Figure 2.  (a) Lithostructural map of the Mesima Basin; (b) rose diagram of the fault directions detected in the Mesima Basin.

  • The main river course flowing in the central part of the Calabria is the Mesima River. The lithology of the Mesima drainage area is mainly made up of Plio-Pleistocenic deposits that unconformably lie over the Paleozoic plutonic rocks or over the Miocenic sedimentary succession (Fig. 2). In particular, the upper sedimentary sequence is constituted, from the bottom to the top, by silty clays deposits of batial environment followed by sandwave deposits alternating with sandy turbidite (Pliocene). These deposits locally pass upward to a Pleistocenic conglomerate. The lower deposits are represented by evaporitic limestones (Miocene) that overlap, in discontinuity, to the crystalline basement. The latter is constituted by gneiss and granite rock masses (Paleozoic) that undergone severe weathering processes (Ietto et al., 2017, 2016, 2015; Perri et al., 2016). Quaternary deposits, composed of eluvial-colluvial or alluvial layers (Holocene), unconformably cover the sedimentary marine sequence or, directly, the crystalline rocks.

  • The landscape of the study area is strongly controlled by the tectonic structures and by the variety of outcropping lithologies, as well as by the intense uplift process (Ferranti et al., 2006; Tortorici et al., 2003; Westaway, 1993). Indeed, in the studied area, the high tectonic activity gave rise to morphostructural landforms mainly represented by the Serre Massif and Capo Vaticano Promontory. These morphostructures are bounded by fault scarps with trends NE-SW and WNW-ESE, dipping towards the Mesima Basin (Fig. 1). Minor morphotectonic structures (e.g., straight channels, saddles and straight ridges) are aligned along other structural patterns oriented in N-S and E-W directions.

    Plateaus dominate the top slopes of the Serre Massif as well as of the Capo Vaticano Promontory. These plain morphologies are bounded by steep slopes strongly dissected by deep and narrow valleys marked by instability phenomena (Antronico et al., 2017; Ietto et al., 2017, 2016; Calcaterra and Parise, 2005). Peneplanation areas are also present and linked to the strong uplift process as the result of continental erosion surfaces of the crystalline basement rocks (Ietto et al., 2016; Tortorici et al., 2003). Furthermore, the gently rolling topography of the summit plateaus favours the development of great thickness of regolith, which correlates to intense weathering processes that affect deeply the crystalline bedrock (Ietto et al., 2017, 2007; Perri et al., 2016; Borrelli et al., 2012). Corestones and boulders of highly weathered rock are also present as the result of spheroidal weathering with subsequent removal from the original place and immersion in a sandy-textured regolith (Ietto et al., 2017, 2016; Calcaterra and Parise, 2005).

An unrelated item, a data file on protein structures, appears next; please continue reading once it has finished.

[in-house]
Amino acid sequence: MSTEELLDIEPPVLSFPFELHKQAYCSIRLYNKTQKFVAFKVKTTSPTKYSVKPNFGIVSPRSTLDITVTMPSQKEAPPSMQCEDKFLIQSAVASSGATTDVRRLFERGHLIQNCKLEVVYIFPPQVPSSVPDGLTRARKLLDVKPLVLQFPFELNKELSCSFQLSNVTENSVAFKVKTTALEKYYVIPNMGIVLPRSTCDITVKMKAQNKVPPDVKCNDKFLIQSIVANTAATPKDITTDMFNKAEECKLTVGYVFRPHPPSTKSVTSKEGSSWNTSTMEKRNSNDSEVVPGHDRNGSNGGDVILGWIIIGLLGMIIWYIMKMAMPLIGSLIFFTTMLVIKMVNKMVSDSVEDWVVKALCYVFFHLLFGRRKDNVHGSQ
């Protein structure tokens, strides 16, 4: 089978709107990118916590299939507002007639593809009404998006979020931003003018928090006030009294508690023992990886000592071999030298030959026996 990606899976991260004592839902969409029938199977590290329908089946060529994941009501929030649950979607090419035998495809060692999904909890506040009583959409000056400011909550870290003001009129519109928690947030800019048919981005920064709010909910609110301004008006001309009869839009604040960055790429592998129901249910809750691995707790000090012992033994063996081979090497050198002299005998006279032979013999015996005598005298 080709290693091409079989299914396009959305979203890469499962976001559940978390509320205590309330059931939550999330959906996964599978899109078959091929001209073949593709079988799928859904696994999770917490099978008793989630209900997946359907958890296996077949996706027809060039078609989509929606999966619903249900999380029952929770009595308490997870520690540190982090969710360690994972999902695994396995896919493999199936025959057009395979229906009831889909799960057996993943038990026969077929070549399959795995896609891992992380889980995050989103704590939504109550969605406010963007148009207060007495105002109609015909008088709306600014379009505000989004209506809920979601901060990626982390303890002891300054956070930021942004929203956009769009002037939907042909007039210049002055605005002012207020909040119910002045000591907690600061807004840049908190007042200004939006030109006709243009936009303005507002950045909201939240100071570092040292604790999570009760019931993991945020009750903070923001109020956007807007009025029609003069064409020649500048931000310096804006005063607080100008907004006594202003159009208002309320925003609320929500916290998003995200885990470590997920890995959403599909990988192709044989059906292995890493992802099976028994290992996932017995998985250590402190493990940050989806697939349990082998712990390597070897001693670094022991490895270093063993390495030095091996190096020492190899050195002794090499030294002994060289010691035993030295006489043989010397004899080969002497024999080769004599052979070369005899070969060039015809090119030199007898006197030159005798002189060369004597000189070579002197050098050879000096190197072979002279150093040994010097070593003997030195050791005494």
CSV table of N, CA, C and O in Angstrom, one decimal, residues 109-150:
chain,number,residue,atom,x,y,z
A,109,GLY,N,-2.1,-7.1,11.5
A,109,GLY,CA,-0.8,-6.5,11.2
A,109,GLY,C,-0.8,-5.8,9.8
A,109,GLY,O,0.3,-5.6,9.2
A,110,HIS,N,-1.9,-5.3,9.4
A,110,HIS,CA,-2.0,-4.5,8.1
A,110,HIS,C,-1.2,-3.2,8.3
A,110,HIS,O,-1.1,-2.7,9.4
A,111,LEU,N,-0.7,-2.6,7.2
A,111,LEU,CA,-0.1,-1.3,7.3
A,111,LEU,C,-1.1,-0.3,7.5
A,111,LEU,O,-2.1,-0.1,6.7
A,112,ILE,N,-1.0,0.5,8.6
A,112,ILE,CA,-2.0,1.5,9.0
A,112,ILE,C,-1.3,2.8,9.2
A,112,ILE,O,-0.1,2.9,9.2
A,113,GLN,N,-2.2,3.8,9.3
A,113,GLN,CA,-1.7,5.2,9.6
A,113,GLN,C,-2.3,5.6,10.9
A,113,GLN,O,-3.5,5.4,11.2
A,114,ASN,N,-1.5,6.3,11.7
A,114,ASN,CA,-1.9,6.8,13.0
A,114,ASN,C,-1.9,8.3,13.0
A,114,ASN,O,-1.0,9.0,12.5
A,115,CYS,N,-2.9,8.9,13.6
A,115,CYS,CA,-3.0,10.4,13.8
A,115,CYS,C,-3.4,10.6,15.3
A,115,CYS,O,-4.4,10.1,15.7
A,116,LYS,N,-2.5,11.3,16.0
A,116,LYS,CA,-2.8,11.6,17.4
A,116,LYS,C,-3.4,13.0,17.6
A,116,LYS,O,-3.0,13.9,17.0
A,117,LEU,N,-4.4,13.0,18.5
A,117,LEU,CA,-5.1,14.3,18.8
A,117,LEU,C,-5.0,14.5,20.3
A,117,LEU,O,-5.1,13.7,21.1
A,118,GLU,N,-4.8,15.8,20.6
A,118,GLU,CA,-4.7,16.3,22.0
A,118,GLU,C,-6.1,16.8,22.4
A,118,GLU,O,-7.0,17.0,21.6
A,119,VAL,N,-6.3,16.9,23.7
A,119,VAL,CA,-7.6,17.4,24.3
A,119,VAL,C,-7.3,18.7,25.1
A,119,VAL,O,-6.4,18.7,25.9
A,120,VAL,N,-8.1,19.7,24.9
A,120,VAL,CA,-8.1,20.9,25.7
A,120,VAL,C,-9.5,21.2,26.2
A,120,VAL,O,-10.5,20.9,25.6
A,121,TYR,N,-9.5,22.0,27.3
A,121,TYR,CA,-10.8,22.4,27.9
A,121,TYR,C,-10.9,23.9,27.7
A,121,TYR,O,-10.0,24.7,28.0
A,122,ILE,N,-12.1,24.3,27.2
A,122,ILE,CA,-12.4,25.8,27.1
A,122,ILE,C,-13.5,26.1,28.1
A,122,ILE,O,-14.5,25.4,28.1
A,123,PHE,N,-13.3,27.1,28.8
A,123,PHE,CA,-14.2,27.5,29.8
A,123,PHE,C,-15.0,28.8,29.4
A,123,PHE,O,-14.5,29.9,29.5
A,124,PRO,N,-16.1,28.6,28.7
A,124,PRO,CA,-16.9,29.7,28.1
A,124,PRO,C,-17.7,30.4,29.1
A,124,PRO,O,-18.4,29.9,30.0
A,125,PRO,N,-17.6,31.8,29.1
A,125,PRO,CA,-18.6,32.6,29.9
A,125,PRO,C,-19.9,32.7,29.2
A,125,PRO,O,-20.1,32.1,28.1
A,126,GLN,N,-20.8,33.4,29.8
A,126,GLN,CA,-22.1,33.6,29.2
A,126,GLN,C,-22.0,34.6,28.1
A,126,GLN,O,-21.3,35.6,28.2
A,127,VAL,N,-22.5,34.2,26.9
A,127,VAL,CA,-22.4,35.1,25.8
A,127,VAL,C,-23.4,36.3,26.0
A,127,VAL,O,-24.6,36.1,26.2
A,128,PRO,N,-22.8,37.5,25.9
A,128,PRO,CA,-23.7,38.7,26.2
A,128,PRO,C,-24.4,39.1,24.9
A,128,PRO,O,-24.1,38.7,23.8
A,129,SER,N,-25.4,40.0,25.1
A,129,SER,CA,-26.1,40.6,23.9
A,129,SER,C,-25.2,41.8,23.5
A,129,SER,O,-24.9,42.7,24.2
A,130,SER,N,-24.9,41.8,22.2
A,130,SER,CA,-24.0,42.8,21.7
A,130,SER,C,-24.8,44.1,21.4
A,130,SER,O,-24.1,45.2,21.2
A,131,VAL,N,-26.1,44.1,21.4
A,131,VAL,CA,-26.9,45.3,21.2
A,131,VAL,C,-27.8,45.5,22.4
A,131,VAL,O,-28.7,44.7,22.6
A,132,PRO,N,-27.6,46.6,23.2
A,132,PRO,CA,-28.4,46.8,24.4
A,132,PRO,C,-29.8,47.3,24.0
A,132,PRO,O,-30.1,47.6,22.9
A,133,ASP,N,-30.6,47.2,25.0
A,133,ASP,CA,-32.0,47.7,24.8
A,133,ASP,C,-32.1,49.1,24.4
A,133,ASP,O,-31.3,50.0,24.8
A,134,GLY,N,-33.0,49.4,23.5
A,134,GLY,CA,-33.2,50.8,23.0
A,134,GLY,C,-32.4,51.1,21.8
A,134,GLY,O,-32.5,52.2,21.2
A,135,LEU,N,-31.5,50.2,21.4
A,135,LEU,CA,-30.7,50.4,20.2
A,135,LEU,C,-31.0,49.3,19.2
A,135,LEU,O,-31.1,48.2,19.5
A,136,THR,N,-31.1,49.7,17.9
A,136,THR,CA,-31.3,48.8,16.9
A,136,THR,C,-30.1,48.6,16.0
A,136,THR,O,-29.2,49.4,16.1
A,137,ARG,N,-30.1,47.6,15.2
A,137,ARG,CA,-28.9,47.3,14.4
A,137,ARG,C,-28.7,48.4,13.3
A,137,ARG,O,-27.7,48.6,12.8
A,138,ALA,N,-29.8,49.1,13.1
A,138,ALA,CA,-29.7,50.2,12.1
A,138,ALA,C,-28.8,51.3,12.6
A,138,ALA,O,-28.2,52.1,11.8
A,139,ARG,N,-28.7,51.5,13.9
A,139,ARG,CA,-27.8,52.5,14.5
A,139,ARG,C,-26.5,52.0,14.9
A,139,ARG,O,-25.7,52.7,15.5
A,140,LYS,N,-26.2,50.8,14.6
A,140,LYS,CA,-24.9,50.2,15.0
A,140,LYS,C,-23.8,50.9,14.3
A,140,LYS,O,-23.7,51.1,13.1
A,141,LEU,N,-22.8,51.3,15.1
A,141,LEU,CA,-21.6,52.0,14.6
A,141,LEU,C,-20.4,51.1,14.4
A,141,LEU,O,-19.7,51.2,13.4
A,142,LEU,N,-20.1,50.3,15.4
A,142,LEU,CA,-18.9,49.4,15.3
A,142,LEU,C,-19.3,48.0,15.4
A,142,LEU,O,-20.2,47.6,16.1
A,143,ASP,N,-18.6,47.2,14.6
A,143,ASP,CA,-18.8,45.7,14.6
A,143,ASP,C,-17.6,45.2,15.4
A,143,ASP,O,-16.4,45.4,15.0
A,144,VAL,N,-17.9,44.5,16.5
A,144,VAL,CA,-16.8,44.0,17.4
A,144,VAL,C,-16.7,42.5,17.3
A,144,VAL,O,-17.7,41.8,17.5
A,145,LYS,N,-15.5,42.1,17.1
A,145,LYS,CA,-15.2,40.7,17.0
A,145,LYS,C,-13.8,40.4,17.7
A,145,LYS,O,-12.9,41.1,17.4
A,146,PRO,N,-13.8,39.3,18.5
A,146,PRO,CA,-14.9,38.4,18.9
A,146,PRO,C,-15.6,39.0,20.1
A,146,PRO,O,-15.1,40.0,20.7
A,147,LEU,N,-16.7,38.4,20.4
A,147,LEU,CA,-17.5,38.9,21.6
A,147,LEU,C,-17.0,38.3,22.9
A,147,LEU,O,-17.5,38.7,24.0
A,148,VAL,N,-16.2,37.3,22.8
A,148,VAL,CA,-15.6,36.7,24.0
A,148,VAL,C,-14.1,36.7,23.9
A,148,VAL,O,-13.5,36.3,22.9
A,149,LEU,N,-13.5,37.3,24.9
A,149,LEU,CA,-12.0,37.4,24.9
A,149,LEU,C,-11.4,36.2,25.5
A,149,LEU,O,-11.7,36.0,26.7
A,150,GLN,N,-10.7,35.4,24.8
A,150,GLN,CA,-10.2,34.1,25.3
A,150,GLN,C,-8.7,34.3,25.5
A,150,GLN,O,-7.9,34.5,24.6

The Mesima Basin extends mainly along a NE-SW direction, following the western border fault of the Serre Massif, and it separates the last one from Capo Vaticano promontory (Fig. 1). The basin is characterized by rounded hilly morphology, with elevations rarely higher than 500 m.a.s.l., where soft sediments outcrop. In the areas where harder rocks are dominant the landforms are more rugged and the valleys are deeper and narrow. Several orders of fluvial terraces can be observed along the valleys of the Mesima Basin and, locally, they represent the remnant of dissected alluvial fans. The terraced surfaces morphologies testify the aggradation and dissection phases of valley floor because of climatic changes and Quaternary tectonics activity (Antonioli et al., 2006; Ferranti et al., 2006). The valley bottoms become wide and flat only near the mouths of the main tributaries of the Mesima River and along the alluvial and coastal plain.

    In the study area the denudation processes are mainly represented by fluvial processes, slope wash processes and landslides. These processes are frequently triggered during heavy and prolonged rainfall causing considerable damage to inhabited areas (Conforti and Ietto, 2019; Antronico et al., 2017; Ietto et al., 2017, 2015; Ietto and Perri, 2015; Calcaterra and Parise, 2005). Indeed, flash-flood events periodically occur, often making heavy damage in the urbanized littoral areas (Antronico et al., 2017; Ietto and Perri, 2015; Calcaterra and Parise, 2000).

  • The methodological approach for the structural and landslide recognition was based on an integration of the available topographic, geological and geomorphological information and on data arising from air-photo interpretation (black and white aerial photos from September 1990 at 1 : 33 000 scale), orthophotos dating to July 2008 (1 : 10 000 scale) and Google Earth satellite images dated, respectively, May 2010, April 2011, July 2014, August 2015 and June 2016. In addition, field investigations were carried out from November 2017 to December 2018. The recognized tectonic lineaments and landslides were mapped at a 1 : 10 000 scale. The azimuthal analysis of the collected tectonic data, useful for the recognition of each fault system, was carried out using the GeoRose software.